T. Kenneth James

Attorney General of Arkansas — Opinion
Opinion Delivered December 7, 2005

MIKE BEEBE, Attorney General

Dr. T. Kenneth James, Director Arkansas Department of Education #4 State Capitol Mall Little Rock, AR 72201-1071

Dear Dr. James:

I am writing in response to your request for my opinion on a question arising from the following reported facts:

Act 2113 [of 2005] provides that employees of state agencies, employees of state-supported institutions of higher education, and employees of public school districts, who are called into active duty for more than thirty (30) days as members of the National Guard or reserves, after September 11, 2001, shall be eligible for continued proportionate salary payments to equal the salary the employee would have earned but for the call to active duty.
Because Act 2113 does not contain an emergency clause, the Act became effective on August 12, 2005, or 90 days after sine die of the 85th General Assembly. (Attorney General Op. 2005-110).

These facts have prompted you to pose the following question:

Can Act 2113 of 2005 be retroactively applied to persons called into active duty during the time period after September 11, 2001 and before August 12, 2005?

RESPONSE

In my opinion, the answer to this question is “yes.”

Act 2113 of 2005 provides in pertinent part:

SECTION 1. (a) Notwithstanding the provisions of the Uniform Attendance and Leave Policy Act, § 21-4-201 et seq., during the period that an employee of a state agency or institution of higher education is called to active duty after September 11, 2001, as a member of the National Guard or any of the reserve components of the armed forces by order of the President or the Governor of an emergency nature or contingency for more than thirty (30) consecutive days, the employee shall be eligible for continued proportionate salary payments which, when combined with the employee’s active duty pay, incentives, and allowances, except for uniform and clothing allowances, equal the amount that the employee would have otherwise received but for the employee’s required active duty under the order of the President or the Governor.

* * *

SECTION 2. (a) Notwithstanding any other law, during the period that an employee of a public school district is called to active duty after September 11, 2001, as a member of the National Guard or any of the reserve components of the armed forces by order of the President or the Governor of an emergency nature or contingency for more than thirty (30) consecutive days, the employee shall be eligible for continued proportionate salary payments which, when combined with the employee’s active duty pay, equal the amount that the employee would have otherwise received but for the employee’s required active duty under the order of the President or the Governor.

(Emphases added.)

In my opinion, the highlighted passages in the excerpt just quoted are unequivocal in providing that the prescribed benefits must be provided to all of the described employees called to active duty after September 11, 2001. Accordingly, I believe Act 2113 must indeed be applied retroactively.

In offering this opinion, I am aware of the fact that courts will presume that the legislature intended an act to be prospective. Dickson v. Fletcher, ___ Ark. ___, S.W.3d (Mar. 31, 2005); see also Jurisdiction USA, Inc. v. Loislaw.com, Inc., 357 Ark. 403, ___ S.W.3d ___ (May 20, 2004). A court will examine whether the act specifically states that it is to be applied retroactively or if retroactive application is necessarily implied in the language of the act. Id. Specifically, the Arkansas Supreme Court has held that the retroactive application of the act must be “stated or implied so clearly and unequivocally as to eliminate any doubt.” Jurisdiction.USA, supra.[1]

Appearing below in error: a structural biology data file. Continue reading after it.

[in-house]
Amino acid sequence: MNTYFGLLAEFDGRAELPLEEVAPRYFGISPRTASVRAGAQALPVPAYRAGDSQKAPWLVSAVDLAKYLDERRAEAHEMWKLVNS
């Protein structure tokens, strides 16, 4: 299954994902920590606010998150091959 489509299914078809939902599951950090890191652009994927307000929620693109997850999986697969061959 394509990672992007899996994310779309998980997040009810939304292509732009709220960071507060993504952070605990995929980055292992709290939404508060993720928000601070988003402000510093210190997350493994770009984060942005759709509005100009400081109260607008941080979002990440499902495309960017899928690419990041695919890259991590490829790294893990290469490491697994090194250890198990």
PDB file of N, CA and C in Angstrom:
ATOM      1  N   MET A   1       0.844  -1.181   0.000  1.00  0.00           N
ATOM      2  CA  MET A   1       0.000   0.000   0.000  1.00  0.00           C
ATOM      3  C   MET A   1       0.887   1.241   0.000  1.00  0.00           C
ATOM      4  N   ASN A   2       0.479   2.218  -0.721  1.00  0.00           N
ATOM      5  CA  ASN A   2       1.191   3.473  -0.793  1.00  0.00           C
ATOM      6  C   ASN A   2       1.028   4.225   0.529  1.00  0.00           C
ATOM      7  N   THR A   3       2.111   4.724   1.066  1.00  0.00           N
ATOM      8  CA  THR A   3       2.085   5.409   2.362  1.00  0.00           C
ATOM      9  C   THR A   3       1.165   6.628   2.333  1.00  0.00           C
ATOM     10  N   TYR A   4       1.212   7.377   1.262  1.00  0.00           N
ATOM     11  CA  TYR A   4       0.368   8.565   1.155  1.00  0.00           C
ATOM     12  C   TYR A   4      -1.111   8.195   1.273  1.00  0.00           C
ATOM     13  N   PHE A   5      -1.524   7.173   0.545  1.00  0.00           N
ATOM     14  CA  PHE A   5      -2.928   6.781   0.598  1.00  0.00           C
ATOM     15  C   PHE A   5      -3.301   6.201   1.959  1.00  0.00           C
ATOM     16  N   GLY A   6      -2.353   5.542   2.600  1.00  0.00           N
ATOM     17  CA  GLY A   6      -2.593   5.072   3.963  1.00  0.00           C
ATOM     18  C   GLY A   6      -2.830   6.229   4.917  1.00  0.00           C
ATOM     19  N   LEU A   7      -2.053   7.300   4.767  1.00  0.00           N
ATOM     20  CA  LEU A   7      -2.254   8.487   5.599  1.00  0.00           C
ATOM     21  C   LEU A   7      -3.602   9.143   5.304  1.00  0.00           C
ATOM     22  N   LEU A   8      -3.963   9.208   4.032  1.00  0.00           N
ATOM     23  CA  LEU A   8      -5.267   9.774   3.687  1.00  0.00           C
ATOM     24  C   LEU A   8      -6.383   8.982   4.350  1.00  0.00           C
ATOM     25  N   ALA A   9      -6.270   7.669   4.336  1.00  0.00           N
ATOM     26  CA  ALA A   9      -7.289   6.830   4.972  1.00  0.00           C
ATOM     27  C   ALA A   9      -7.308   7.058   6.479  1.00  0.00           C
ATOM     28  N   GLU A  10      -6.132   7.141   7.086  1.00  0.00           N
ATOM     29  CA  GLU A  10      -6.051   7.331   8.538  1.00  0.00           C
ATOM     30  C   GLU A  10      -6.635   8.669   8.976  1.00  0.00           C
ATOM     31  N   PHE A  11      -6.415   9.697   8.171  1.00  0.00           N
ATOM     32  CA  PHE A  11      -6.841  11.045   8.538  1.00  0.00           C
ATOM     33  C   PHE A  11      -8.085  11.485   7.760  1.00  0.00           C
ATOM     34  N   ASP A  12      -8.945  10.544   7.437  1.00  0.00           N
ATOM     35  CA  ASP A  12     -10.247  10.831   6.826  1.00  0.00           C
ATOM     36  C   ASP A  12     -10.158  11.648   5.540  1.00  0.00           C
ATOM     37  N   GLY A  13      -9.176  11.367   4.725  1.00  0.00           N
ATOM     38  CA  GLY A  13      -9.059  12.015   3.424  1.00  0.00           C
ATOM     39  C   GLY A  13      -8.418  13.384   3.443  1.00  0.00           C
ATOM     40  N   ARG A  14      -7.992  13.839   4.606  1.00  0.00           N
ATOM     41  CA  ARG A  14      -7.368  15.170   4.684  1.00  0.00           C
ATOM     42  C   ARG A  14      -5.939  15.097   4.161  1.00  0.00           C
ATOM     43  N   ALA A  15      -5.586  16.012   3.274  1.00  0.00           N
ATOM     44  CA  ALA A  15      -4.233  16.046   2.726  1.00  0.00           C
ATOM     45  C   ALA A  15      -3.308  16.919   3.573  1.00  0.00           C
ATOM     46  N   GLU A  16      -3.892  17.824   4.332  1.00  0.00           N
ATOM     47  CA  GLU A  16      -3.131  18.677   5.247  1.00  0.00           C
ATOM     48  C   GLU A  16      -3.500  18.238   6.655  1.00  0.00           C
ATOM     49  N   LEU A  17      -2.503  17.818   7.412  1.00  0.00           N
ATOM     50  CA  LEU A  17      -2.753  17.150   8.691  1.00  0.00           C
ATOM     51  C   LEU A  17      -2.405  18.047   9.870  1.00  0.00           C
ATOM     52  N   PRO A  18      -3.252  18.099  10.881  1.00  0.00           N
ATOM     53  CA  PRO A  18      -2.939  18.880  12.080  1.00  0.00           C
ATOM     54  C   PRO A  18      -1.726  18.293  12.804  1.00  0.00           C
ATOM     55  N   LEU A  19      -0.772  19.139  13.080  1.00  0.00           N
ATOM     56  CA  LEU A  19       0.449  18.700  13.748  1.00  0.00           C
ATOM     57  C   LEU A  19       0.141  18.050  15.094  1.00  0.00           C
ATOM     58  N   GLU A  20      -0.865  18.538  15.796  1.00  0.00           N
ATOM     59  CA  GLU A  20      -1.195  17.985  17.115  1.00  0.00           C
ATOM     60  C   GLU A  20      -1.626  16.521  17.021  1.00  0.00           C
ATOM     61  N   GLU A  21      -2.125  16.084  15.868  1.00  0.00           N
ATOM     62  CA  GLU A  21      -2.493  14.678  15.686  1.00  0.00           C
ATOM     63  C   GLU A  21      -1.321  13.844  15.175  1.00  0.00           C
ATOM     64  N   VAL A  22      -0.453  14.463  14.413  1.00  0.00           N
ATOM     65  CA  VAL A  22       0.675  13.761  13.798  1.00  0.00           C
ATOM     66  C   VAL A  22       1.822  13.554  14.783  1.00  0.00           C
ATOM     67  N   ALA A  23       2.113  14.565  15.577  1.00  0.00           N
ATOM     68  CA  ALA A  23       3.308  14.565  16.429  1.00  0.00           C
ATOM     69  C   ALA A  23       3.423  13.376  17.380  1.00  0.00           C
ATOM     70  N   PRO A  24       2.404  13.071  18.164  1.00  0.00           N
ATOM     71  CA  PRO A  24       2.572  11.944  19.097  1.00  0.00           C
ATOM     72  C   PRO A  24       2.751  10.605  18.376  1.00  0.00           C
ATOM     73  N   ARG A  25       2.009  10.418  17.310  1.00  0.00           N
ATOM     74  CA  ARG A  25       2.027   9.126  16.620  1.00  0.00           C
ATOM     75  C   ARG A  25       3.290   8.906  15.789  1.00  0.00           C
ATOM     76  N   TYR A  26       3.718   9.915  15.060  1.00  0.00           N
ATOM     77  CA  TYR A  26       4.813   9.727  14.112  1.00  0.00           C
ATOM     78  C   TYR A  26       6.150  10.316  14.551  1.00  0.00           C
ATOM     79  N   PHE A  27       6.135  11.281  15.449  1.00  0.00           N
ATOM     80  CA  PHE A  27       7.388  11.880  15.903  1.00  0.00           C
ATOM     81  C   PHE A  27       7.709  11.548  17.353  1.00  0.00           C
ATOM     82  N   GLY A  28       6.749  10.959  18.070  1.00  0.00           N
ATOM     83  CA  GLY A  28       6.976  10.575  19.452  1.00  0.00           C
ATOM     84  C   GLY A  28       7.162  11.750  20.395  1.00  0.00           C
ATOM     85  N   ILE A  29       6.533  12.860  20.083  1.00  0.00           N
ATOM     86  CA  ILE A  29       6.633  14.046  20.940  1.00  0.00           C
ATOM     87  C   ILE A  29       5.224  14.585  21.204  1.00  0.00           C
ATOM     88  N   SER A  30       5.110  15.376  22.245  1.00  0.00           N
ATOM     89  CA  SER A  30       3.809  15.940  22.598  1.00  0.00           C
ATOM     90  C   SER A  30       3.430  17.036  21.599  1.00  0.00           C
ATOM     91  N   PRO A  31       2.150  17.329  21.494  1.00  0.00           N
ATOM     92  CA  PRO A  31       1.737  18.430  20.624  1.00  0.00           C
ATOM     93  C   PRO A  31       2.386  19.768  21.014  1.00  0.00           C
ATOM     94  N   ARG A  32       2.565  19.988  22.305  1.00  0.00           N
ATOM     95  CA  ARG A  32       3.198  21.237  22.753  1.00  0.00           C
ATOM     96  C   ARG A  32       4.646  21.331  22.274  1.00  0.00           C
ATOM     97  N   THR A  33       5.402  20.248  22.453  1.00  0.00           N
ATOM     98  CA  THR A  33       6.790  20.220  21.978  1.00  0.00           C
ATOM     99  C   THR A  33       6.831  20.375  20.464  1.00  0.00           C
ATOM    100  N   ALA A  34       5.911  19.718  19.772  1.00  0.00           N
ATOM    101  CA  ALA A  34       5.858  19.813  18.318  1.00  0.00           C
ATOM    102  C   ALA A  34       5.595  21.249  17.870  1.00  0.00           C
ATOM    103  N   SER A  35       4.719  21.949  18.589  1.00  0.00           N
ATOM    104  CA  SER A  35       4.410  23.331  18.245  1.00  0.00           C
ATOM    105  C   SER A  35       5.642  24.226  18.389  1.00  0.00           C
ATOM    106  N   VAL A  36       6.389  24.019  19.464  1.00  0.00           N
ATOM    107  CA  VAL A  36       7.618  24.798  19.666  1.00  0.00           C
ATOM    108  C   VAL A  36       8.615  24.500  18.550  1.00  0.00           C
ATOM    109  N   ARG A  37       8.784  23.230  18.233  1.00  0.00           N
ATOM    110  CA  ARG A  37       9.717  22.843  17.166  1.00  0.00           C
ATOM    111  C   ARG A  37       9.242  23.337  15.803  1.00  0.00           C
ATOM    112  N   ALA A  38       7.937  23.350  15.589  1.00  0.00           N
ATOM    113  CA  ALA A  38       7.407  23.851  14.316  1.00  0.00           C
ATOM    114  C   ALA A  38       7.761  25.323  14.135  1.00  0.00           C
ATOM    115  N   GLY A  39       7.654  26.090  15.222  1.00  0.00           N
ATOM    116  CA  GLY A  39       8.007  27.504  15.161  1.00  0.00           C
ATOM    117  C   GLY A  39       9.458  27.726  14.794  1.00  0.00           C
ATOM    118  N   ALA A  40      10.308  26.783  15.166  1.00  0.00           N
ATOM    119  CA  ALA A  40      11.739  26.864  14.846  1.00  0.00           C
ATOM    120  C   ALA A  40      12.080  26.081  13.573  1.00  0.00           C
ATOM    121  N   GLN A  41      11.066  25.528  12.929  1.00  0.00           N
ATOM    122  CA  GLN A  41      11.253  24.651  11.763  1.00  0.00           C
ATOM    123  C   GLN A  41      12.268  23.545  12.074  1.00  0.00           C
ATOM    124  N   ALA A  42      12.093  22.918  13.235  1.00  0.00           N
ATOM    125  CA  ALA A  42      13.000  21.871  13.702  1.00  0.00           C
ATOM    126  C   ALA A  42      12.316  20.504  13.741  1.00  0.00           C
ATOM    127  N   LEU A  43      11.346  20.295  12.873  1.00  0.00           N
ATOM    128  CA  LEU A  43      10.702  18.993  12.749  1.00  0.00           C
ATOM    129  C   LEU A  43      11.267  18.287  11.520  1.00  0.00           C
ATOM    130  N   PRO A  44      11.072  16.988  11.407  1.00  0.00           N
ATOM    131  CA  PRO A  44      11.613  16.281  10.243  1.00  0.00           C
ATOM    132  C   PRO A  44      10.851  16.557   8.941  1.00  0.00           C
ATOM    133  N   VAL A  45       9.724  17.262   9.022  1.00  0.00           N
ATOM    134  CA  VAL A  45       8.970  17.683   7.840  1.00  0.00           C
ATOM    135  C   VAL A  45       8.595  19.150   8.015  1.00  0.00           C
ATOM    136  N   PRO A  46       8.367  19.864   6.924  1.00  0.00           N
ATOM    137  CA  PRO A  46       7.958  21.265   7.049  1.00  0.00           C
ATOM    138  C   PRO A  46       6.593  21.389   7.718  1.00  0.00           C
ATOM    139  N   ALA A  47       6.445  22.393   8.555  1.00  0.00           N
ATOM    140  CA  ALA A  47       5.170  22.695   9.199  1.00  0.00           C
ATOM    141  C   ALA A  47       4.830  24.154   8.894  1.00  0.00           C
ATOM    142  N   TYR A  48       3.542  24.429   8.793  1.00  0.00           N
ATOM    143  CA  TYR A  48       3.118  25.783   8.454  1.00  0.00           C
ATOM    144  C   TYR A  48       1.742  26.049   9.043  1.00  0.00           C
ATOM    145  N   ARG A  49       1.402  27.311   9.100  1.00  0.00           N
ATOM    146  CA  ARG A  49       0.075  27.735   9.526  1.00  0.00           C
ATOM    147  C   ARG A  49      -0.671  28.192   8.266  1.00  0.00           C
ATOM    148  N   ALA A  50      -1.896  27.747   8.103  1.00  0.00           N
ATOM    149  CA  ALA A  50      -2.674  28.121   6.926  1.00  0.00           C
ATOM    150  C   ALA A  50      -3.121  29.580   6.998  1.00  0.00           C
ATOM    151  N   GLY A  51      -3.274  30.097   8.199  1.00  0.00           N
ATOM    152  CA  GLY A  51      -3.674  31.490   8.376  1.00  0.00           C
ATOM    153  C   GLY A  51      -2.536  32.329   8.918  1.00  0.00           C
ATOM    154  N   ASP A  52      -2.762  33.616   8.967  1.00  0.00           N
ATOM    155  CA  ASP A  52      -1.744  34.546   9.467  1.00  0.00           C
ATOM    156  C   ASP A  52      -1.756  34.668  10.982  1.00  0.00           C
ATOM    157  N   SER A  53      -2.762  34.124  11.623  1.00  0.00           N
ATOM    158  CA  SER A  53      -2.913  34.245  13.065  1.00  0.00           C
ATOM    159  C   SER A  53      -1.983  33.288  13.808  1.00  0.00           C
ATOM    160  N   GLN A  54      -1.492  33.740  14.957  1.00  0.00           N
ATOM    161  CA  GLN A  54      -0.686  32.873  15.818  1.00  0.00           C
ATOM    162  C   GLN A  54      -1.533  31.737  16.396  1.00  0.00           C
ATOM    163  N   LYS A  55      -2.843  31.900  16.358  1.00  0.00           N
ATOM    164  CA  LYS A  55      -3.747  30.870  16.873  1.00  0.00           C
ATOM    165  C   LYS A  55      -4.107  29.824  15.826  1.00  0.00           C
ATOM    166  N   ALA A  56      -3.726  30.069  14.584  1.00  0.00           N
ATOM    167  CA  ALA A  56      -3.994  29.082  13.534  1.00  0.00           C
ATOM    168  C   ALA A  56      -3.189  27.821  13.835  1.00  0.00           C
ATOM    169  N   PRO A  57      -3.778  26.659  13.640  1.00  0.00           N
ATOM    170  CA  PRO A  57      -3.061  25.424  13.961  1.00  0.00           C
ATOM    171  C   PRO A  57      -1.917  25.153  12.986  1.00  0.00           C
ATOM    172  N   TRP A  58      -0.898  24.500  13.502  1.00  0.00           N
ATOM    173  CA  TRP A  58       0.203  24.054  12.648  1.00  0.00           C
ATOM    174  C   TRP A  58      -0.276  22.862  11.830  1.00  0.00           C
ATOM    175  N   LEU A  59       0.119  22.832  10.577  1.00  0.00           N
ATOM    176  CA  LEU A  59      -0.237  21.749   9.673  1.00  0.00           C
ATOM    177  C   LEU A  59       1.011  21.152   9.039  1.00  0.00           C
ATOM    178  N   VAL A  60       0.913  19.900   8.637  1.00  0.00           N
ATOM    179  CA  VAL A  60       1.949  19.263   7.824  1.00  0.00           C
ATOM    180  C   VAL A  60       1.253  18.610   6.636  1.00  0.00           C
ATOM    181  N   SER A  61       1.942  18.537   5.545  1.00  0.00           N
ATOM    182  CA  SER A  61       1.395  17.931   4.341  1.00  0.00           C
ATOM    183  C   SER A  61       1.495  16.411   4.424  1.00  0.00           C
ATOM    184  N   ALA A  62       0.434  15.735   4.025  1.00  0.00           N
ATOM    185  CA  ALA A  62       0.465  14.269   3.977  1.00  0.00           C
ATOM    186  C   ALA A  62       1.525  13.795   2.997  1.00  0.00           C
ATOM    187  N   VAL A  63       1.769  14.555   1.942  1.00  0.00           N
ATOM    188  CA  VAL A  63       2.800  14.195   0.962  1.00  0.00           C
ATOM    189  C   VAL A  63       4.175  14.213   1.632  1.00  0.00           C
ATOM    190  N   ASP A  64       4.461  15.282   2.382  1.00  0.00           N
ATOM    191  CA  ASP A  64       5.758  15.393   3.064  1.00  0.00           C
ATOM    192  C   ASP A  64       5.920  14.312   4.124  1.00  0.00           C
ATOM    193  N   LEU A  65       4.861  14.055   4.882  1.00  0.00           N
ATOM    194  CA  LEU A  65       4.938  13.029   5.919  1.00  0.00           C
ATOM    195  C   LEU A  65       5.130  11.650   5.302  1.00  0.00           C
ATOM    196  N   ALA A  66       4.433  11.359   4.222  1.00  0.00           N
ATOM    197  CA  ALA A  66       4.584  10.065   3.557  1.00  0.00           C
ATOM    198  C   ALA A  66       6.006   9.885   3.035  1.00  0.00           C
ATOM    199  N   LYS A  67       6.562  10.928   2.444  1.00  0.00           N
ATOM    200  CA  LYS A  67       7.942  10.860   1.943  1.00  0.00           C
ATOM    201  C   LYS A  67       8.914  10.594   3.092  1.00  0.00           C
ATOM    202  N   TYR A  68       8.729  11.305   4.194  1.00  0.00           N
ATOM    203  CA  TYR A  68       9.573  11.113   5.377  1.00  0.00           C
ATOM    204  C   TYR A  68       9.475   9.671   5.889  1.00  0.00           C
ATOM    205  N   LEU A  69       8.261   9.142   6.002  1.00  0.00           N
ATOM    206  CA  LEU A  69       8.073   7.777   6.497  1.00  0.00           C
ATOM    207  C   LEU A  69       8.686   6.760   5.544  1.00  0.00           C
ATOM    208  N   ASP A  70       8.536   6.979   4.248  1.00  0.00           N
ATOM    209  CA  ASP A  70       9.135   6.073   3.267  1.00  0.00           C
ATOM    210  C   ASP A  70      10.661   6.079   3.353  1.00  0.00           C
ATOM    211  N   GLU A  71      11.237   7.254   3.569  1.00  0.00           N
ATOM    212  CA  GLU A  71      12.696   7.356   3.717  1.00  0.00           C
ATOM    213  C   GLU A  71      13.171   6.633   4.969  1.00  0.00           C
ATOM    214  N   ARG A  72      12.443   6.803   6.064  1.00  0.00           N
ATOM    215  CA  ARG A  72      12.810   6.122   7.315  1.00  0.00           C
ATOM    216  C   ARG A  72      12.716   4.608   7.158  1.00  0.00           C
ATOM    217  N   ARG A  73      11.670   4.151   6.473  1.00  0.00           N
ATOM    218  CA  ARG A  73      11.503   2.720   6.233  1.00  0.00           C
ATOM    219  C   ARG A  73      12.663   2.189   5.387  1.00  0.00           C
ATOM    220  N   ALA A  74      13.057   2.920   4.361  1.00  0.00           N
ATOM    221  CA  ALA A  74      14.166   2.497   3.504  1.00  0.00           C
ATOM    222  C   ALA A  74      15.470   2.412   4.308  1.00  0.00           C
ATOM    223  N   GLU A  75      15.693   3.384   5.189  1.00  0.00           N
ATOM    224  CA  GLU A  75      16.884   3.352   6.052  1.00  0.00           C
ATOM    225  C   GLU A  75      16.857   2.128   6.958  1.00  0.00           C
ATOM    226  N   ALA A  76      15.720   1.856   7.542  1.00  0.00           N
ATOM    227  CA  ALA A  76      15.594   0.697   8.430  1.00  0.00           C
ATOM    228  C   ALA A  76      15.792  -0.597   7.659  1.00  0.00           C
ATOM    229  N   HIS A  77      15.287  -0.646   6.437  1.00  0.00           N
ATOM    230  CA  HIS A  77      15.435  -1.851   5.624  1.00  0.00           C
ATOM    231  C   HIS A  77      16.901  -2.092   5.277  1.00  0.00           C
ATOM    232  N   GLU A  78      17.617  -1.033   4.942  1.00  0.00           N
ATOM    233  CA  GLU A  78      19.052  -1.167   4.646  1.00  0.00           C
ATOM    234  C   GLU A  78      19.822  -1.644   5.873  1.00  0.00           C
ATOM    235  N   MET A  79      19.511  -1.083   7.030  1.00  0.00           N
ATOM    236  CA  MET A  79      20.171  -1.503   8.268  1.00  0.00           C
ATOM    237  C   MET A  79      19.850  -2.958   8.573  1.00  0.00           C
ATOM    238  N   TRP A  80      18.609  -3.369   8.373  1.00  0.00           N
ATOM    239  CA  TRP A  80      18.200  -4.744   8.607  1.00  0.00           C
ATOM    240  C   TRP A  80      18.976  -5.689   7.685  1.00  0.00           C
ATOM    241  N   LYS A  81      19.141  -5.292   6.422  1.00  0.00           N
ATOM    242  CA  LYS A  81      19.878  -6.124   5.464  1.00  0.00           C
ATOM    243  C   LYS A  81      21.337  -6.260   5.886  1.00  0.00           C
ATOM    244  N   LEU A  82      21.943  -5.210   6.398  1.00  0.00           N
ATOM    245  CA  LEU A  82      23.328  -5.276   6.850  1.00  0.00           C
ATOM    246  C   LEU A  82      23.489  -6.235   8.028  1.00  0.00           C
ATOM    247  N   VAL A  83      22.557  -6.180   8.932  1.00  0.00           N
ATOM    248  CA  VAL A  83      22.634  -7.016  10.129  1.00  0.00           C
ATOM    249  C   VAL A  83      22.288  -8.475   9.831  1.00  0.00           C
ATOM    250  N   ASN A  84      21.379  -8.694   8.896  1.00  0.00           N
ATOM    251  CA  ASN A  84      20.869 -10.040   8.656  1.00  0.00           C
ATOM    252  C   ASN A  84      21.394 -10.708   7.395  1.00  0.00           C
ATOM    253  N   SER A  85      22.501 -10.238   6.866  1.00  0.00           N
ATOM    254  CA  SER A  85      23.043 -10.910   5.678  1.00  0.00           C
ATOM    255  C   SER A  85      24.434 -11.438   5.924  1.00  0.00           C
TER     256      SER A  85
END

You remark in your correspondence that “Act 2113 does not appear to expressly state that it should be retroactively applied.” Although I agree with this statement, I believe that the highlighted passages quoted above clearly dictate that the General Assembly intended this legislation to apply retroactively to all described individuals called to active duty after September 11, 2001. You further remark that the statutory language “is called to active duty” implies that the act should be applied only prospectively. I must respectfully disagree with this conclusion. In my opinion, the quoted language is crucially qualified by the phrase “after September 11, 2001.” The only significance I can determine of reciting this date is to specify that the act will apply to all individuals called into active service thereafter. Admittedly, the statutory language might have been more precise if the verb “is” read “was or is.” However, I nevertheless believe the significance of the recited date is inescapable, reflecting a legislative intention to accord the benefits described to all qualifying veterans called into service after September 11, 2001. In this regard, I will note that the title of Act 2113 in fact incorporates the past tense, referring to employees “who were called to active duty as members of any branch of the armed forces for the purpose of participating in emergency activities after September 11, 2001.”[2]

Assistant Attorney General Jack Druff prepared the foregoing opinion, which I hereby approve.

Sincerely,

MIKE BEEBE Attorney General

MB/JHD:cyh

[1] This strict rule of statutory construction does not apply to remedial or procedural legislation. Id. Remedial or procedural legislation will “generally supply new, different, or more appropriate remedies which relate to existing rights, and do not create new rights or extinguish old ones.” Billings v. Director, ESD., 84 Ark. App. 79, 133 S.W.3d 399 (2003) (citation omitted).
[2] Prior to the enactment of House Amendment 1, the quoted language referred instead to employees “who were called to active duty in Operation Enduring Freedom or Operation Iraqi Freedom.”